Bouazizi, a fruit and vegetable vendor immolated himself after suffering humiliation at the hands of a police officer who confiscated his goods, ostensibly because he was operating without a trading licence. Attempts to seek recourse had been ignored and the young man had been further humiliated by higher authorities — for the umpteenth time — leaving him with little option but to protest.
By the time the regime of former Tunisia president Zine al-Abidine Ben Ali woke up to the gravity of Bouazizi’s brave action — widespread protests across the country — it was too late. Last-ditch attempts by the regime to show sympathy and begin to address the concerns of the young man and those like him proved futile. Not even Ben Ali’s hospital visit to the young man could alter the course of history. Inevitably, the regime collapsed and the president and has family fled to Saudi Arabia.
Bouazizi’s death anniversary passed without much hype on January 4. It is a rather ironic occurrence for a man who inspired the Arab revolution and the consequent fall of Ben Ali, Egypt’s Hosni Mubarak, Libya’s Muammar Gaddafi (in a civil war) and the rattling of regimes in Yemen, Bahrain and Syria, among others.
Has the story of the Arab Spring become much bigger than the man largely credited to have started it all? Indeed, is Bouazizi’s place in history and memory no longer as secure as it was two years ago?
In asking these questions, perhaps one should also ask if Bouazizi means anything to sub-Saharan Africa, southern Africa in particular. If you go back to 2011, you will find that he does. Talk that Africa was “one country” dominated the political discourse and many people had their eyes firmly set on the so-called trouble hotspots in the region at the time – Zimbabwe, Swaziland, Angola and Malawi.
It is the kind of talk that gave birth to phrases such as “Mubarak Mugabe”, nudging Zimbabwe to do to President Robert Mugabe what Egypt had done to Mubarak. Massive demonstrations and strikes in the other three countries that year did not help matters. Could these countries, seen as anti-democratic and problematic follow suit in ensuring their leaders suffered the same fate suffered by the likes of Ben Ali, Mubarak or even Gaddafi?
They did not.
Mugabe appears to be ruling the roost in Harare. King Mswati III is flexing his muscles so much that he has banned — of all things — “provocative” dressing by women in his kingdom. The Angolan president, Jose Eduardo dos Santos, is secure in his position. In Malawi, well, Bingu wa Mutharika is no more, not because of a revolution but sudden death and despite new leadership, the problems of 2011 have persisted and some sections of society have called for nationwide protests this month.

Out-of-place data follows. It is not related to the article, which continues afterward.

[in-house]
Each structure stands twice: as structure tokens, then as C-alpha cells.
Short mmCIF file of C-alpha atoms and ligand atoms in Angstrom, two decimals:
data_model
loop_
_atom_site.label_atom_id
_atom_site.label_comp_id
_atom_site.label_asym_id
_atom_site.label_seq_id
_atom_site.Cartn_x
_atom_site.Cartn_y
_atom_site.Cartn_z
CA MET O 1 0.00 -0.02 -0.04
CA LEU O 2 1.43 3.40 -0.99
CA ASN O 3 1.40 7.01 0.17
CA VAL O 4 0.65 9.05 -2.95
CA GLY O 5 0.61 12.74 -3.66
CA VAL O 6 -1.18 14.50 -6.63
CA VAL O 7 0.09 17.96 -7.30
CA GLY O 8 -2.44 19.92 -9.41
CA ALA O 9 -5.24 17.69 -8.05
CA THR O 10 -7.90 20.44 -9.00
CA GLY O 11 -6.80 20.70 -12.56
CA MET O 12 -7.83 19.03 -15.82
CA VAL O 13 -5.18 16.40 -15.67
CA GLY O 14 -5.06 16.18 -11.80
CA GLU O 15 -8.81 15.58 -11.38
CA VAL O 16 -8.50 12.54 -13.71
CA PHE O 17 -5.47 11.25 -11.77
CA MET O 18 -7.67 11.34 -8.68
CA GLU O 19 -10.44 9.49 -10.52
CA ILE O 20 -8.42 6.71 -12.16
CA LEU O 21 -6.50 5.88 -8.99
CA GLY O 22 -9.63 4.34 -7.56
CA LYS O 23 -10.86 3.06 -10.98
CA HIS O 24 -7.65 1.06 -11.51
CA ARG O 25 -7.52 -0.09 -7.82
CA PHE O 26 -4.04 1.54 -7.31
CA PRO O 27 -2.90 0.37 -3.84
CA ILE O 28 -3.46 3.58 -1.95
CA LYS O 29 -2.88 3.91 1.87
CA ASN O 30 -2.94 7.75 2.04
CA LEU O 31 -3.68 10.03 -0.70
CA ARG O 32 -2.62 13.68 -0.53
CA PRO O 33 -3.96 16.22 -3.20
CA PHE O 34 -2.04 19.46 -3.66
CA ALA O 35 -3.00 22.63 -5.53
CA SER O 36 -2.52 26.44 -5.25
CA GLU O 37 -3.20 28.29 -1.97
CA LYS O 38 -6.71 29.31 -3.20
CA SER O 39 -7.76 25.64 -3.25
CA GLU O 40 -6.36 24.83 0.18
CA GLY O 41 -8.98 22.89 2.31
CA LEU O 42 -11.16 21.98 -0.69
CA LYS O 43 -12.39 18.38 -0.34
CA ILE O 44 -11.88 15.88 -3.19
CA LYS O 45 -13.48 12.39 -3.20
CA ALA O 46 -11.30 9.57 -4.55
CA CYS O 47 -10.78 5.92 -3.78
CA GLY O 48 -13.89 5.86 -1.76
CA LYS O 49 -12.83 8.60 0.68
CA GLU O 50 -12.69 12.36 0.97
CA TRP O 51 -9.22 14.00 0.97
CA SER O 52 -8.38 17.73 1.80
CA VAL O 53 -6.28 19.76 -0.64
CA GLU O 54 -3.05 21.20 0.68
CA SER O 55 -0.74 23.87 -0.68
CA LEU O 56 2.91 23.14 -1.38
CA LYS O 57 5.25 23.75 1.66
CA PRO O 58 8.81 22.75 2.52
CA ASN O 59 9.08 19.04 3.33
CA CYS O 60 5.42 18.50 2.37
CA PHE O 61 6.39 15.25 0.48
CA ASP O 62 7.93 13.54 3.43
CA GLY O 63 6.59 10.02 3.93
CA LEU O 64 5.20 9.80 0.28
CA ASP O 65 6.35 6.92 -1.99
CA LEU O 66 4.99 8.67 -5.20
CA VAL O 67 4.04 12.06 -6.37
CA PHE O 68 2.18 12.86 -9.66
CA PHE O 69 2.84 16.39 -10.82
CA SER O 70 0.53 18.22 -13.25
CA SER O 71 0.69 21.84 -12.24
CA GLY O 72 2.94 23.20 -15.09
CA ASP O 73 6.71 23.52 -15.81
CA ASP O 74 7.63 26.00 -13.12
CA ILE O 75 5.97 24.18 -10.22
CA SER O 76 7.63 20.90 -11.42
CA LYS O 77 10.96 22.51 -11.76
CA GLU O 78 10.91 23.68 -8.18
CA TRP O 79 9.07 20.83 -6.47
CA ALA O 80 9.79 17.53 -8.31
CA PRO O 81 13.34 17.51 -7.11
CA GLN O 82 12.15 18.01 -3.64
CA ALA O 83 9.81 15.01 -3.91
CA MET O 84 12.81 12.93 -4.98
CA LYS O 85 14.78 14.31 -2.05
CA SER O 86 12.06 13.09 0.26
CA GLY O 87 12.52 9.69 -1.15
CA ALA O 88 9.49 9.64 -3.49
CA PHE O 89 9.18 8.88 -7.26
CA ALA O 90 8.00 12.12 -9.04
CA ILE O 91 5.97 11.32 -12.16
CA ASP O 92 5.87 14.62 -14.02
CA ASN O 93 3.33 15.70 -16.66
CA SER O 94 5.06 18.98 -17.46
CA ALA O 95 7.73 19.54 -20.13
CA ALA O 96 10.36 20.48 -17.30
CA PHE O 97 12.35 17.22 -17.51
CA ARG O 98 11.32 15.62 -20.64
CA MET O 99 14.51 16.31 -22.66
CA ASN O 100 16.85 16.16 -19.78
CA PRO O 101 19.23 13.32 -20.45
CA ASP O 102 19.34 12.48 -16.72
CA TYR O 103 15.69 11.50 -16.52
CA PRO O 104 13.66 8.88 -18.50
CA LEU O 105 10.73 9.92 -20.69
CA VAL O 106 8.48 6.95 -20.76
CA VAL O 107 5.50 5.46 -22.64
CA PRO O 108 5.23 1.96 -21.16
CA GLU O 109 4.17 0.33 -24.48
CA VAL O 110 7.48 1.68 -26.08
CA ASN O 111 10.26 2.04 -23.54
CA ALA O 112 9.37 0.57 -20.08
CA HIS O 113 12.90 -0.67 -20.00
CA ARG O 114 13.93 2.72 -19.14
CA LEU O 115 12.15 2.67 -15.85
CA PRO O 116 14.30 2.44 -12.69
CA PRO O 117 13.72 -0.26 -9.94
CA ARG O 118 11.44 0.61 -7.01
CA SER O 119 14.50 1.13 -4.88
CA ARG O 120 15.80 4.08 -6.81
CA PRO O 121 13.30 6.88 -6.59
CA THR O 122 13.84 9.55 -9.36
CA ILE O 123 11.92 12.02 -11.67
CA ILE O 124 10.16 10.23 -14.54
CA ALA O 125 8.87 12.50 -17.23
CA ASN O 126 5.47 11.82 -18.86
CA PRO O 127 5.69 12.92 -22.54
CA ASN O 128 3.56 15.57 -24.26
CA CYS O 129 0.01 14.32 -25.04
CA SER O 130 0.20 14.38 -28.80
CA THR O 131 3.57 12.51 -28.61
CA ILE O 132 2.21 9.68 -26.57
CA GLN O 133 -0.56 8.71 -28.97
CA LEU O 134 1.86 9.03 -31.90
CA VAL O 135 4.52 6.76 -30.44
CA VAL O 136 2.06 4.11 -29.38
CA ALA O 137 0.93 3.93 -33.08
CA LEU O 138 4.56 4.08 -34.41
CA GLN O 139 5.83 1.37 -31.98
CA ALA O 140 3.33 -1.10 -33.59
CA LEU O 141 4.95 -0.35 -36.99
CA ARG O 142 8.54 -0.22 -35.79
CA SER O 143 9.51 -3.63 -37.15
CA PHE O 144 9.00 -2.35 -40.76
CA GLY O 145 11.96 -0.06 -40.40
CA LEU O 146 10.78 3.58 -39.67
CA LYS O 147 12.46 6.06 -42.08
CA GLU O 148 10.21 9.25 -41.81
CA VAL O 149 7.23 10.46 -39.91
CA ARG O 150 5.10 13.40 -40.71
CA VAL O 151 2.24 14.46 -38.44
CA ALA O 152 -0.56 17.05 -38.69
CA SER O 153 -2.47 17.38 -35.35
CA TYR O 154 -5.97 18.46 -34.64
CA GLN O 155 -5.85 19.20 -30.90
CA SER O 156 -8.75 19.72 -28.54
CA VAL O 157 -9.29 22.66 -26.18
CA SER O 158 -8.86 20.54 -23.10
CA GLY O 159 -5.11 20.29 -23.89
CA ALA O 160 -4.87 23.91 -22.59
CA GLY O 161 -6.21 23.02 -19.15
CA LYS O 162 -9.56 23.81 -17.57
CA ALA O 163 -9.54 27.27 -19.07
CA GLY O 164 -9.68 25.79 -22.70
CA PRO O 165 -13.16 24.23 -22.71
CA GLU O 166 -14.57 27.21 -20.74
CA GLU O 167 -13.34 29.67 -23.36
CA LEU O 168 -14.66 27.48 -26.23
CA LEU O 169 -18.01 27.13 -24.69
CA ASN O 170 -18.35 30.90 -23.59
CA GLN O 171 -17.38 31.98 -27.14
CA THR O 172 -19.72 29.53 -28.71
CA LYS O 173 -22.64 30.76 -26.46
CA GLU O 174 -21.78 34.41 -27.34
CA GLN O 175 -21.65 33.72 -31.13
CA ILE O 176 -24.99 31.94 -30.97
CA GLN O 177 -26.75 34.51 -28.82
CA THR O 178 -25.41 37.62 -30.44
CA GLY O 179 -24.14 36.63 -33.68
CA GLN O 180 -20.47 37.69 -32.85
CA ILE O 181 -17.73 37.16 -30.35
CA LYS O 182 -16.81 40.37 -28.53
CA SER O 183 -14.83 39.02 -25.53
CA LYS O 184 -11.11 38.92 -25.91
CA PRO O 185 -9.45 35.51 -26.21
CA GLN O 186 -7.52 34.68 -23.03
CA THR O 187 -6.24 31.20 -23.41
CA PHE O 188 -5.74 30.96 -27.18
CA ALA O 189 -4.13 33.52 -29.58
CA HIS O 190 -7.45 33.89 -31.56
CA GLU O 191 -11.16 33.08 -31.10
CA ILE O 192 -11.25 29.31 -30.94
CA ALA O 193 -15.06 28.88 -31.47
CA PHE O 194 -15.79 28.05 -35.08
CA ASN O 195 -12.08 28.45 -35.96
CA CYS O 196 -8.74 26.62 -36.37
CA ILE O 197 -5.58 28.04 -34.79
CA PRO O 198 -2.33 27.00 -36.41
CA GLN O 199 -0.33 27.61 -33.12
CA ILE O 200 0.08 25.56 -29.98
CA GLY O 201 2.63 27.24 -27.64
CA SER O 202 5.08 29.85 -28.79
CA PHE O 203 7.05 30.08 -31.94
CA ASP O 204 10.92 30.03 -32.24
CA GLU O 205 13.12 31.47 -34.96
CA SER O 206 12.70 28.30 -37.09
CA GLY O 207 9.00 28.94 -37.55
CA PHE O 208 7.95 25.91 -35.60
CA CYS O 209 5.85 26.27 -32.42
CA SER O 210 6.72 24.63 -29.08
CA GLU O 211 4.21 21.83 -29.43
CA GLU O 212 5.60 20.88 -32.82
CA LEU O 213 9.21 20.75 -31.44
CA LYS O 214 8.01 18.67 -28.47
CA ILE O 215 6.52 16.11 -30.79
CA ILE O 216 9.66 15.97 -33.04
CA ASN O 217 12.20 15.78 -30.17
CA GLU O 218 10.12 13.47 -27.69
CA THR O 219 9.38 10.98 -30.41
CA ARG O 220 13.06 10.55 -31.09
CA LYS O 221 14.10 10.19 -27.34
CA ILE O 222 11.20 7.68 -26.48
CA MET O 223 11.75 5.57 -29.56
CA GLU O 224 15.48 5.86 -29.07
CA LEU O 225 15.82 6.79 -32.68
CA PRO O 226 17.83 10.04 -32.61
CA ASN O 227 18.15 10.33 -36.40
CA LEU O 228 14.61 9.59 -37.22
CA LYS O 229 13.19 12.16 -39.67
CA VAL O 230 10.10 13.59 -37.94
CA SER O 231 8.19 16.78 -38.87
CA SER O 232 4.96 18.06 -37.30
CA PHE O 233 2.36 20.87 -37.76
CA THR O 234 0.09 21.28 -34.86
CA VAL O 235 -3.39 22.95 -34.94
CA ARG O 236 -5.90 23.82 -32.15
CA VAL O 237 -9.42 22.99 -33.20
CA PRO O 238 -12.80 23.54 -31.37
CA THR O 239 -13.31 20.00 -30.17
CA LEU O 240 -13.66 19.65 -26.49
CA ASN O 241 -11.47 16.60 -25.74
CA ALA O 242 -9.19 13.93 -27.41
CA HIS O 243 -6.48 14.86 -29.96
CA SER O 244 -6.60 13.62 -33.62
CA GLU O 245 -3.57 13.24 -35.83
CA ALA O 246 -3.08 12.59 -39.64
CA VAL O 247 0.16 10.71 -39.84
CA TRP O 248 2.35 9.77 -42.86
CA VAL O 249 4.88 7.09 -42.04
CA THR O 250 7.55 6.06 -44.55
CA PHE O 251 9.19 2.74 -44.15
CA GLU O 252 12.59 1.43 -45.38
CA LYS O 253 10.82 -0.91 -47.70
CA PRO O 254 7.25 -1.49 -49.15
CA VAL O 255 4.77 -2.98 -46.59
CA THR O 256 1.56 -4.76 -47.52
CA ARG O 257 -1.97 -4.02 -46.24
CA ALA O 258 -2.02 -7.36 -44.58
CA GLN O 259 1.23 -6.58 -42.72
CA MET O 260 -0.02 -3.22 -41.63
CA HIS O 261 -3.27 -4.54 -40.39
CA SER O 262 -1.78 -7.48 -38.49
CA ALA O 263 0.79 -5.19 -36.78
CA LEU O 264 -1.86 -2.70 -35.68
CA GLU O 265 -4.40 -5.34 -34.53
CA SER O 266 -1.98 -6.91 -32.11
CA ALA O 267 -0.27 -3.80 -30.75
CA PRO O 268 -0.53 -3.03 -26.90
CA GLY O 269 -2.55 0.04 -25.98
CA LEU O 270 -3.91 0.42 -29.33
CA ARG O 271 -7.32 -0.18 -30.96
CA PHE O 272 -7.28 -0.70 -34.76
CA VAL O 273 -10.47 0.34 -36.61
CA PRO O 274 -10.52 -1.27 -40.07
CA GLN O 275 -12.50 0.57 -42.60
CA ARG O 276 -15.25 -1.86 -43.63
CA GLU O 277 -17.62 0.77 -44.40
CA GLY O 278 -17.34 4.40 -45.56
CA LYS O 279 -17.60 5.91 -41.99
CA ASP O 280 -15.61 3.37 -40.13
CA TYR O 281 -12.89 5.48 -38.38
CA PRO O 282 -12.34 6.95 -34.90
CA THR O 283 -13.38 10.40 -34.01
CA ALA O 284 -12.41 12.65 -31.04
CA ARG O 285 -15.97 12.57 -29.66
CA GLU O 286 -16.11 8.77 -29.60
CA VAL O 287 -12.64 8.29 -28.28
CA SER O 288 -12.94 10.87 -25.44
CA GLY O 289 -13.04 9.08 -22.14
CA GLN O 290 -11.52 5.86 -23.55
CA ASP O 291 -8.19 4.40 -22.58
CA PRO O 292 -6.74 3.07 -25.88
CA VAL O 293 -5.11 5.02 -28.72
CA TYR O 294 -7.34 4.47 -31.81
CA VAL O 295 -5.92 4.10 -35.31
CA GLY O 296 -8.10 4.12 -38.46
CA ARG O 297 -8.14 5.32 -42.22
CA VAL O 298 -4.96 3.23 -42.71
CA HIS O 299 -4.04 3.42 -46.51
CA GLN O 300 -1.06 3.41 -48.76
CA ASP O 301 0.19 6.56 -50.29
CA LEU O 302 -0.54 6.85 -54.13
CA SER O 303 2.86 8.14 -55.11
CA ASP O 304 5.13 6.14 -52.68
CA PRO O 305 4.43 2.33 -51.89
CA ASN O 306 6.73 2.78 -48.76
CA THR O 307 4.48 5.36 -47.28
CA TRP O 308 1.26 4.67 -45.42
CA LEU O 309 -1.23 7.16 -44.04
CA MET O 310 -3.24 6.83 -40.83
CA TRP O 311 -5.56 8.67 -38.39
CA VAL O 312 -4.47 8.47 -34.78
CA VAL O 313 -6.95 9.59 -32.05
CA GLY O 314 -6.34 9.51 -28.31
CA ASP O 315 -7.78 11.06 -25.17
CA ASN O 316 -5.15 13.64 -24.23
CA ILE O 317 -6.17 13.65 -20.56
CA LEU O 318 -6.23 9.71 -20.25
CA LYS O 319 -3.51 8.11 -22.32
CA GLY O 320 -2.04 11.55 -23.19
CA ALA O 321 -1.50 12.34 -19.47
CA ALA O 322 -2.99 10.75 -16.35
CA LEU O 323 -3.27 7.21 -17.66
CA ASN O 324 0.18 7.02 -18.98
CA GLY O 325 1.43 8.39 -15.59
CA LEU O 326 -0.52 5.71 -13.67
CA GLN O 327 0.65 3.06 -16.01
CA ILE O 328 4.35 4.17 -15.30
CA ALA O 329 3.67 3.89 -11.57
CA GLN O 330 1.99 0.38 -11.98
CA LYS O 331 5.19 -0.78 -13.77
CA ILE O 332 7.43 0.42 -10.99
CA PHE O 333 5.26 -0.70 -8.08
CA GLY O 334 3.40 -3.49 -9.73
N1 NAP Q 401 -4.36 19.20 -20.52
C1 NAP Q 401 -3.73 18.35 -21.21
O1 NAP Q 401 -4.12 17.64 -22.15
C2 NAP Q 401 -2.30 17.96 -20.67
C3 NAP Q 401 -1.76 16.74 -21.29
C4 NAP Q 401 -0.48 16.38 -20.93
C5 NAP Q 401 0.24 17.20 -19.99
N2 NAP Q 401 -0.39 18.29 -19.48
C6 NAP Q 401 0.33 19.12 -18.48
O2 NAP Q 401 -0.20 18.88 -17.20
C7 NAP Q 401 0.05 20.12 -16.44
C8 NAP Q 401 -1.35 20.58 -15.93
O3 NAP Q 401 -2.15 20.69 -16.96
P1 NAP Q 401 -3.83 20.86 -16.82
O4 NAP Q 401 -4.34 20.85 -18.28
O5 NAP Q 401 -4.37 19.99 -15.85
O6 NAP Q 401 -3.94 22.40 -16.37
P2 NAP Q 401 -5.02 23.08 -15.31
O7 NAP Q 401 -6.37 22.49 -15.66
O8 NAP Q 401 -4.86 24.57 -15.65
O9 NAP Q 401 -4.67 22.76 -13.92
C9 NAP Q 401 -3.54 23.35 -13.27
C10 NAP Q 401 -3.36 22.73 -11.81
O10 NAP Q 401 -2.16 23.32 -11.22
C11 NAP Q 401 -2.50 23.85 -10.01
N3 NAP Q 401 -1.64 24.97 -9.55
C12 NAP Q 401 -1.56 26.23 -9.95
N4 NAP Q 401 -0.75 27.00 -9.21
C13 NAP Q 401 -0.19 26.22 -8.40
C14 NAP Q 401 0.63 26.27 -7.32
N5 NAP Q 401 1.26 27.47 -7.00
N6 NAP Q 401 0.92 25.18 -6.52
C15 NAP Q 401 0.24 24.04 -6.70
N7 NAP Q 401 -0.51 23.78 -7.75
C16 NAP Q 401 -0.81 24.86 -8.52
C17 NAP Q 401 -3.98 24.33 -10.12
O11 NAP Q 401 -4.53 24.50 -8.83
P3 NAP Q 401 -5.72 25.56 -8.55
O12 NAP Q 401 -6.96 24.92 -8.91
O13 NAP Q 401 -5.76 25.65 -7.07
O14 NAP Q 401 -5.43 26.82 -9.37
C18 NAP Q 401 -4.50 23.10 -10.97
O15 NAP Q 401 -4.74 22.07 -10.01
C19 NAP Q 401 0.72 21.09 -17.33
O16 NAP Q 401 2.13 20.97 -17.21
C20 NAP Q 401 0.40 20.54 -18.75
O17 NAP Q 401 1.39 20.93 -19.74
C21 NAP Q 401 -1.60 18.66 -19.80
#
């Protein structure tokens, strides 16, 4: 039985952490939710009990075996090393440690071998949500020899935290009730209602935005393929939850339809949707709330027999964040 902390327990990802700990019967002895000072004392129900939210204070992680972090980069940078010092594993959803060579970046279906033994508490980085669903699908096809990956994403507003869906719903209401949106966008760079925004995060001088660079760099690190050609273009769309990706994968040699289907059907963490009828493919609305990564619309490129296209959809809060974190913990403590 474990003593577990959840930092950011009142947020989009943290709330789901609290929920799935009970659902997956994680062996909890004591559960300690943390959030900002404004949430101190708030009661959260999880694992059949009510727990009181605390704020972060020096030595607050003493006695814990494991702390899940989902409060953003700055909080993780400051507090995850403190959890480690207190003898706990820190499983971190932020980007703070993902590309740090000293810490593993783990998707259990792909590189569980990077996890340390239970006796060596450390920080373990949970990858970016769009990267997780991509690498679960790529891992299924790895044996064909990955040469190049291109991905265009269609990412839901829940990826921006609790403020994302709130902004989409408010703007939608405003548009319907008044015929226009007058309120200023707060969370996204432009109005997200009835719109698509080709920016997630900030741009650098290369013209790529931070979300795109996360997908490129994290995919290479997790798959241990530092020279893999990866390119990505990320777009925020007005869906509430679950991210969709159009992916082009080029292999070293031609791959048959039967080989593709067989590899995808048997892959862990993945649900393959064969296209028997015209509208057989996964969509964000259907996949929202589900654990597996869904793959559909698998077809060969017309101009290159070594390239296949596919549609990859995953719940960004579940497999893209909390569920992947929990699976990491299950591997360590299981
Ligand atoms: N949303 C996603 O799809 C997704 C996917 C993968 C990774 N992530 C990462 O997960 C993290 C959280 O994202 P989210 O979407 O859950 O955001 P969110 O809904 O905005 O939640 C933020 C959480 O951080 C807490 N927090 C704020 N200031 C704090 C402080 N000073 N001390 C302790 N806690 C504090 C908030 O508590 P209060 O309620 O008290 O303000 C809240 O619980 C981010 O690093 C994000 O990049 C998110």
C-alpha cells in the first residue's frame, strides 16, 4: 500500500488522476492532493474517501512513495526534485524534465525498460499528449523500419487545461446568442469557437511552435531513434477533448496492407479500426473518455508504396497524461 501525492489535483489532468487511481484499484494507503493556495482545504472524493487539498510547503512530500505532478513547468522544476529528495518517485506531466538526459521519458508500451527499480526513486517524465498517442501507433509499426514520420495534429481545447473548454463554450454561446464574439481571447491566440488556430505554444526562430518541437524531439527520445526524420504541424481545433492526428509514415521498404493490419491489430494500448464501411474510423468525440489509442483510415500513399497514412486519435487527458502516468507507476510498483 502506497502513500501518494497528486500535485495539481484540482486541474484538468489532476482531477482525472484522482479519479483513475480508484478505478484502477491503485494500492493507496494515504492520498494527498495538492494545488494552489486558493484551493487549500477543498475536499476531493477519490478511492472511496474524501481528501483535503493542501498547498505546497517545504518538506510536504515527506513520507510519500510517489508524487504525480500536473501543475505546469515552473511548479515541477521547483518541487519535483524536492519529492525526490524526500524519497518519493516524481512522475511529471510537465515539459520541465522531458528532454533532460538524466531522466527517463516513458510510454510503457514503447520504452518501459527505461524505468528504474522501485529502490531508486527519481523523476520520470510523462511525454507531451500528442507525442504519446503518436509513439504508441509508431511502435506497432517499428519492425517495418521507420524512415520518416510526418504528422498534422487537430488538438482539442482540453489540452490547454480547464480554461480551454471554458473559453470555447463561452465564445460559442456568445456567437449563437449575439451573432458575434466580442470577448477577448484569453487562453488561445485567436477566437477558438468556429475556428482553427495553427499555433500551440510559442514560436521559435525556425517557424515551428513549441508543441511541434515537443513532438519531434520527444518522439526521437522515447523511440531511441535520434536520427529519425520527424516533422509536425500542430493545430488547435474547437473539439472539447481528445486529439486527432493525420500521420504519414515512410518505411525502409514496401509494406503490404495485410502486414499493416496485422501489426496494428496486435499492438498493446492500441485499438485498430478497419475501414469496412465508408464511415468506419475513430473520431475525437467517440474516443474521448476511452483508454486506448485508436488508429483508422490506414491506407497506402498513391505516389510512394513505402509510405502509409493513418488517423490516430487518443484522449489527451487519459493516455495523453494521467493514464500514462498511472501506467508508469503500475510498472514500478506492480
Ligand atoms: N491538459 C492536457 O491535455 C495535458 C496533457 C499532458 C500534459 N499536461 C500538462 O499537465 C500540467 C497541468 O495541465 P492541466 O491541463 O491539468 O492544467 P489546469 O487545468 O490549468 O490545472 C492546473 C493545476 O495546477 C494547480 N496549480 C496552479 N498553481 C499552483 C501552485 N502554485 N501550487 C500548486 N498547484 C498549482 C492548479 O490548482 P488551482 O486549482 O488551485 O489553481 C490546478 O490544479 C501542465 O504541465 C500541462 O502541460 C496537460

Africa is not one country after all.
This does not mean, however, there are no lessons to be drawn from the actions of young people like Bouazizi. Yet, to be able to appreciate such lessons fully, there has to be some kind of allegiance or solidarity that is pledged towards people like them and their spirit of sacrifice and character of selflessness.
This is not to suggest, in any way, that the young Mohamed had envisioned the consequences of his actions to reach the extent they did. But that’s just the point! Far too often we waste time and energy drawing up ”perfect” plans that, we hope, can deliver the change we seek in society without actually investing our lives, our being into processes that can effect change. The moment we are supposed to act, it suddenly becomes too risky, too costly or too ghastly to contemplate, for instance, confronting the state or any other source of repression and demand justice or change.
Hence, we would rather take to Twitter, in fits of rage, and complain, for example, about the outcome of Mangaung without seeking to engage the ANC, let alone participate in its internal political processes so that we can influence our preferred outcomes. We would rather wax lyrical about ”Mubaraking Mugabe” without paying attention to the fact that the man is busy putting together an election strategy so what we ought to be doing, instead, is encourage young Zimbabweans and others to register to vote.
Perhaps we have convinced ourselves there is safety in being with the numbers that speak the language of freedom and express a desire to consolidate the gains of the struggles that birthed those freedoms. The only pitfall is that we seem reluctant to incur significant personal cost for greater national good in our respective countries although we would be quite happy to benefit if others were to put themselves in the firing line.
Unfortunately, merely playing to the Twitter gallery or liking Facebook pages as a form of activism is not going to shake the earth. Would there be an Arab Spring to talk of if Bouazizi had tweeted his frustrations on December 17 2010: “Just had my wares confiscated AGAIN by the police. Really hating this now. Sigh. #badfriday”
Yes, social media tools have a role to play in political mobilisation but given a choice between the number of re-tweets and the number of people on the streets, I would not hesitate to choose the latter.
I hope Bouazizi’s memory will remain as secure as it was two years ago, if not for its deeply instructive and inspiring power, then for the simple fact of how the young man reminded the world it takes only one person to change the course of history and shape entirely new destinies. We are the change we seek.
The last word belongs to slain revolutionary Che Guevara:
“We cannot foresee the future but we should never give in to the defeatist temptation of being the vanguard of a nation which yearns for freedom but abhors the struggle it entails and awaits its freedom as a crumb of victory.”